Writer: Roger Hall
Music and Lyrics: Peter Skellern
Director: Andrew Breakwell
Reviewer: Michael Gray
We are a grandfather … so this UK première of Roger Hall’s soft-centred show about growing old and grandchildren was certain to hit the spot.
It’s almost as if a focus group had come up with all those Third Age clichés: dodgy knees, deafness, technophobia, Christmas crises, Skyping across the world, infant artwork on the fridge, a sideboard, even a stairlift – Stannah have supported this Colchester production.
In Andrew Breakwell’s delightful production a single set does duty as the family home and Hillcrest retirement village. There’s a grand piano, too, not only for the family photographs but also for the Musical Director, Stefan Bednarczyk, who does a nice line in Cowardish singing and Brechtian interventions, as well as accompanying the grandparents in Peter Skellern’s songs.
There’s a lot of schmaltz and sentiment in this gentle score – the best of this is the wistful Sunrise Sunset moment at the top of Act Two (They Grow Up So Quickly), reprised at the end, when the years have caught up with Kath and Maurice, who says a fond goodbye to his grandchildren before taking that last stairlift to heaven …
Happily there are one or two lively, sharper numbers, like the Twice A Night Tinkle Tango (don’t ask)and Don’t Let The Little Bastard Get Away, which cleverly imagines the bathtime/bedtime routine as a fitness workout.
The grandchildren are all invisible, left to mime and our imagination. There are some stereotypes here (football for Sugar Rush Leonard, ballet for his sister, just as it’s golf for grandad and book group for grandma). But at least there’s asthmatic, wussy Ollie, who brings along his Glee DVDs and ends up starring as Pharoah and Bloody Mary – we could have used his Happy Talk as an encore at the end of this somewhat depressing look at what the future has in store for the baby-sitting generation.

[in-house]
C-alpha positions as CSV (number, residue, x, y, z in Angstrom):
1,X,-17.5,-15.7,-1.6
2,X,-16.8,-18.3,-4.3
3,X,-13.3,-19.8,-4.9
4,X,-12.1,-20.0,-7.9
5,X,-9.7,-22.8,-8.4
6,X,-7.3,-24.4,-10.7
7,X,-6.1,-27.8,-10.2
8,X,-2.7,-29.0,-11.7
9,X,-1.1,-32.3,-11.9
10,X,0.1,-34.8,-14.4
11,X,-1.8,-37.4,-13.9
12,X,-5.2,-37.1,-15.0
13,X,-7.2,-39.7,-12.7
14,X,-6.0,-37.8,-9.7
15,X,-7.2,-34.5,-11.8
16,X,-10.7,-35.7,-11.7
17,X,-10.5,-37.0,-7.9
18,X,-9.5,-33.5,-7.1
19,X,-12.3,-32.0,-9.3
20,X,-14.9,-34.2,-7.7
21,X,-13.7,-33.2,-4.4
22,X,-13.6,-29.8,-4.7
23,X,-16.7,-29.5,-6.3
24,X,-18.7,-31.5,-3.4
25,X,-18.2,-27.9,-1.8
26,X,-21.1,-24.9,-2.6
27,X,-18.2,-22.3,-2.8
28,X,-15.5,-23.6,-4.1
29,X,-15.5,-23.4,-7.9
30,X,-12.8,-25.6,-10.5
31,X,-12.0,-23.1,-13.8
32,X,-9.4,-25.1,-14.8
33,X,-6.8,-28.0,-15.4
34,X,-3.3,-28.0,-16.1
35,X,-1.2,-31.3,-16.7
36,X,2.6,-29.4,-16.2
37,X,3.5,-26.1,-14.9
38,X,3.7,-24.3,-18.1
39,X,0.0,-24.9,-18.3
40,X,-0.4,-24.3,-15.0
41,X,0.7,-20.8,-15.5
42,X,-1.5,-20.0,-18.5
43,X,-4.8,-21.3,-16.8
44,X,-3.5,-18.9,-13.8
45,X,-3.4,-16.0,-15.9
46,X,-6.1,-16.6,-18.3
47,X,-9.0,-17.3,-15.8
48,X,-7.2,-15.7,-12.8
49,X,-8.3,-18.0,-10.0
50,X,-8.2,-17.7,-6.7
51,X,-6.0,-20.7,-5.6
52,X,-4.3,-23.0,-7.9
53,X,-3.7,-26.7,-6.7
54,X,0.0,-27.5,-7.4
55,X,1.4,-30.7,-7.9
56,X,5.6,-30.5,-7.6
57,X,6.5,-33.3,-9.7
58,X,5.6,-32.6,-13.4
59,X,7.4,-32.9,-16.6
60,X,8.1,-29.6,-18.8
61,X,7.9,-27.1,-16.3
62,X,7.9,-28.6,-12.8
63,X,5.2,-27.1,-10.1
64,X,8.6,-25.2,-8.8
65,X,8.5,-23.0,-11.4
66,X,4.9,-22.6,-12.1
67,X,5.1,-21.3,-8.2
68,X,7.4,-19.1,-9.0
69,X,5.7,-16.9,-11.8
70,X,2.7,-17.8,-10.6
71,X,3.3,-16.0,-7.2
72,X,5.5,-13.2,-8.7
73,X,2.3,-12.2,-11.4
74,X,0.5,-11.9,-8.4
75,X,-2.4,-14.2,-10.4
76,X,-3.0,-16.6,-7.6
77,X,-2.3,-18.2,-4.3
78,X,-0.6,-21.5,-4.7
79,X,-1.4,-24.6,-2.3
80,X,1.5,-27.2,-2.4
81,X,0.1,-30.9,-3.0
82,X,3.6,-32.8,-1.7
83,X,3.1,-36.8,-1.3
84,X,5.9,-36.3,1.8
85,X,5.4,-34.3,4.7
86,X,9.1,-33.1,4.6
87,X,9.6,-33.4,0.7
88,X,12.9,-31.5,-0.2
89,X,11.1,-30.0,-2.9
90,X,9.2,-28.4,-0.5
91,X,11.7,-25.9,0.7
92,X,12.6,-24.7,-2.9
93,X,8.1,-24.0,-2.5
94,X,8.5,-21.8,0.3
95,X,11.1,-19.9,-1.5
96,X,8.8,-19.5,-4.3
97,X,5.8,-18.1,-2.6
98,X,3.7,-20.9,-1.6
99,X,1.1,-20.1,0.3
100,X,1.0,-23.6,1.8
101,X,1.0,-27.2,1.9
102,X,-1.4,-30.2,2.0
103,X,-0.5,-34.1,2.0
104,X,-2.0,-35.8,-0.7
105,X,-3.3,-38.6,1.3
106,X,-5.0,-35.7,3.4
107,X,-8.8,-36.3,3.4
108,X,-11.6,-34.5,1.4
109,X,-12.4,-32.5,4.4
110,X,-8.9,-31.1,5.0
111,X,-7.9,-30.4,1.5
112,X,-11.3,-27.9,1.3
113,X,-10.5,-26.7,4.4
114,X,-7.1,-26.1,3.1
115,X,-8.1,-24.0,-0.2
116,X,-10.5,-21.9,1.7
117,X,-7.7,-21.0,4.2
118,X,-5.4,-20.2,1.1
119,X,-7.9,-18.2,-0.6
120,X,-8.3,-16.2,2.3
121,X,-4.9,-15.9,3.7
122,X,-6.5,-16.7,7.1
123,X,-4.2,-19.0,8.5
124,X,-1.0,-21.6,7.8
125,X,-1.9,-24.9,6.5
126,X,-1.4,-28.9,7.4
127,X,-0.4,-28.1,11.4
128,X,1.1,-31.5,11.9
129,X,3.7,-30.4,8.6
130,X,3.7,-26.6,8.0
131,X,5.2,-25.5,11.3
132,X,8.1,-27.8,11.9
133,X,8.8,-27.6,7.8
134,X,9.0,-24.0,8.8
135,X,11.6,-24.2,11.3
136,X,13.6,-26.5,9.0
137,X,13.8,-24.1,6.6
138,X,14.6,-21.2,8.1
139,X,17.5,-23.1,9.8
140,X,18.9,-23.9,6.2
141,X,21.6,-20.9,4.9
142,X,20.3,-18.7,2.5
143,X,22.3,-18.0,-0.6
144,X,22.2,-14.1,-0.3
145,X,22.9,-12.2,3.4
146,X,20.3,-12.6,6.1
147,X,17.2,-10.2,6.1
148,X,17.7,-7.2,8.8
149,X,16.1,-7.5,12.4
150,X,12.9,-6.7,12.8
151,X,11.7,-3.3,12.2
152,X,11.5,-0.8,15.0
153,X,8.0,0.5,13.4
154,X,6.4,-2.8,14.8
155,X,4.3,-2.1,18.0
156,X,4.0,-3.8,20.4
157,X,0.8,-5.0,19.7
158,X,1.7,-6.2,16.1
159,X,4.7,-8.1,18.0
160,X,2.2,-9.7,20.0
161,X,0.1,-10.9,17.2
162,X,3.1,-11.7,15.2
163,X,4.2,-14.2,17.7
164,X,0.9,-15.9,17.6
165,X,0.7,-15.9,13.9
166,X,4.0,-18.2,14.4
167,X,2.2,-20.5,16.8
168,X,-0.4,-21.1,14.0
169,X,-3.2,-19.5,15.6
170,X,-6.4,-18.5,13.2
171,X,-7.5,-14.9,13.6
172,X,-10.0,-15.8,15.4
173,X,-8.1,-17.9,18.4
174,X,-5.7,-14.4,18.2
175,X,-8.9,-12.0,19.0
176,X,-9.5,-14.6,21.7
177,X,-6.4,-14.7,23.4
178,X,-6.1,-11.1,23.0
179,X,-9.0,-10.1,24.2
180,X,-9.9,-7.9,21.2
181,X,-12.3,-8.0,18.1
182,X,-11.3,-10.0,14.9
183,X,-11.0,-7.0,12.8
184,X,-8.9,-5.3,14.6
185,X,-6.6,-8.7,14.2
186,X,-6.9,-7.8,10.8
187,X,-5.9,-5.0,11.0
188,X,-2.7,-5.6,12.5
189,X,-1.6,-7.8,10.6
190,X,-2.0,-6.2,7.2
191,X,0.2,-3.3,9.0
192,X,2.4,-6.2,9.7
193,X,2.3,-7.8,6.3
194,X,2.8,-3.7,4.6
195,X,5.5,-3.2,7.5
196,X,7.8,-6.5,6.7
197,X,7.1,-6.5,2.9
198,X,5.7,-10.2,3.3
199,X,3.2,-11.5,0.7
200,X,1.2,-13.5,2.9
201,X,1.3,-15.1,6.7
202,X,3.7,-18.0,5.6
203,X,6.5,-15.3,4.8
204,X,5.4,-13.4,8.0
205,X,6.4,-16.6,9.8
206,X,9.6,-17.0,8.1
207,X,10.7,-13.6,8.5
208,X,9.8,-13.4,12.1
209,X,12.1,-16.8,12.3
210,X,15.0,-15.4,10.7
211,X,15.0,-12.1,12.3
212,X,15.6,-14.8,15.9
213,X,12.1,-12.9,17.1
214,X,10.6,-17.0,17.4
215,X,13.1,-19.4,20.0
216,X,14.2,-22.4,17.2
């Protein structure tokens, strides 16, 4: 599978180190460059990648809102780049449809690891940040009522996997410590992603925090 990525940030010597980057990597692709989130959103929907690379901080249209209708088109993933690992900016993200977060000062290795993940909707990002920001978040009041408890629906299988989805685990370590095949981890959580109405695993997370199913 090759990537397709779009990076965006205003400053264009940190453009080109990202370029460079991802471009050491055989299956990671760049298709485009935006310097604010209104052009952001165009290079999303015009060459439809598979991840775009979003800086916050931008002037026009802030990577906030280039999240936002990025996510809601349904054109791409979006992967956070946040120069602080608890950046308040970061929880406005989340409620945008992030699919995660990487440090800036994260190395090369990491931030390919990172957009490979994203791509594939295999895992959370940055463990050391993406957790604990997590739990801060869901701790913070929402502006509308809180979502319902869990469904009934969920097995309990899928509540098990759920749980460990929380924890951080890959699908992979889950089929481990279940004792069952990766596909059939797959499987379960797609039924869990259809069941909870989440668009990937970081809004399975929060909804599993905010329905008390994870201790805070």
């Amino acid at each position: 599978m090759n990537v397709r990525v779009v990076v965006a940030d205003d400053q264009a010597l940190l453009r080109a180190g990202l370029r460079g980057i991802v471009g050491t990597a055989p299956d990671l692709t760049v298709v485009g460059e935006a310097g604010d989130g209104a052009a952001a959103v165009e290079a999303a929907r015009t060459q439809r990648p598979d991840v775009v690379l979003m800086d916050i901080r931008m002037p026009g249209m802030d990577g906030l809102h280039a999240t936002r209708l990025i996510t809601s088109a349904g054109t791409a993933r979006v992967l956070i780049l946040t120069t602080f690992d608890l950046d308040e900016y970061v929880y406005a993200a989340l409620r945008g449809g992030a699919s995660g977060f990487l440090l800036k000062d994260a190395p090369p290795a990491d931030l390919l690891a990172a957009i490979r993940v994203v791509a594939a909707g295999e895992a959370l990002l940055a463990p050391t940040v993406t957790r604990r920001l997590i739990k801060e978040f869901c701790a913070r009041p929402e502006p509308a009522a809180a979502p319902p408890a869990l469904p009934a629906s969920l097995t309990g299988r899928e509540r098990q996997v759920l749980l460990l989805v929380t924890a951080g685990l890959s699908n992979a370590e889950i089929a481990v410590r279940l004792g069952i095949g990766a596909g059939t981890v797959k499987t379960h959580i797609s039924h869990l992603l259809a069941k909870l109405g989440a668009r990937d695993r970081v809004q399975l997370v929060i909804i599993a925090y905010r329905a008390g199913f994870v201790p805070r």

Lovely characters from two seasoned performers: Kate Dyson is Kath, delighting in her new rôle as grandmother, showing the photos (“They’re not interested!” protests Maurice), and finally, Maurice gone, moving in to the annexe to be useful once more. Her rôle considerably enlivened by the glitterball Act One finale – I Still Got It Honey – where she struts her stuff on the work surface. Paul Greenwood plays Maurice, subtly ageing from the sprightly pram-pusher to the shuffling depressive confined to his favourite armchair.
All very nicely done; the audience chuckled away as boxes were ticked and funny bones tickled. But ultimately a little bland, a little shallow – one longed for something edgier, more acerbic, such as might have been penned by David Nobbs or Sue Townsend …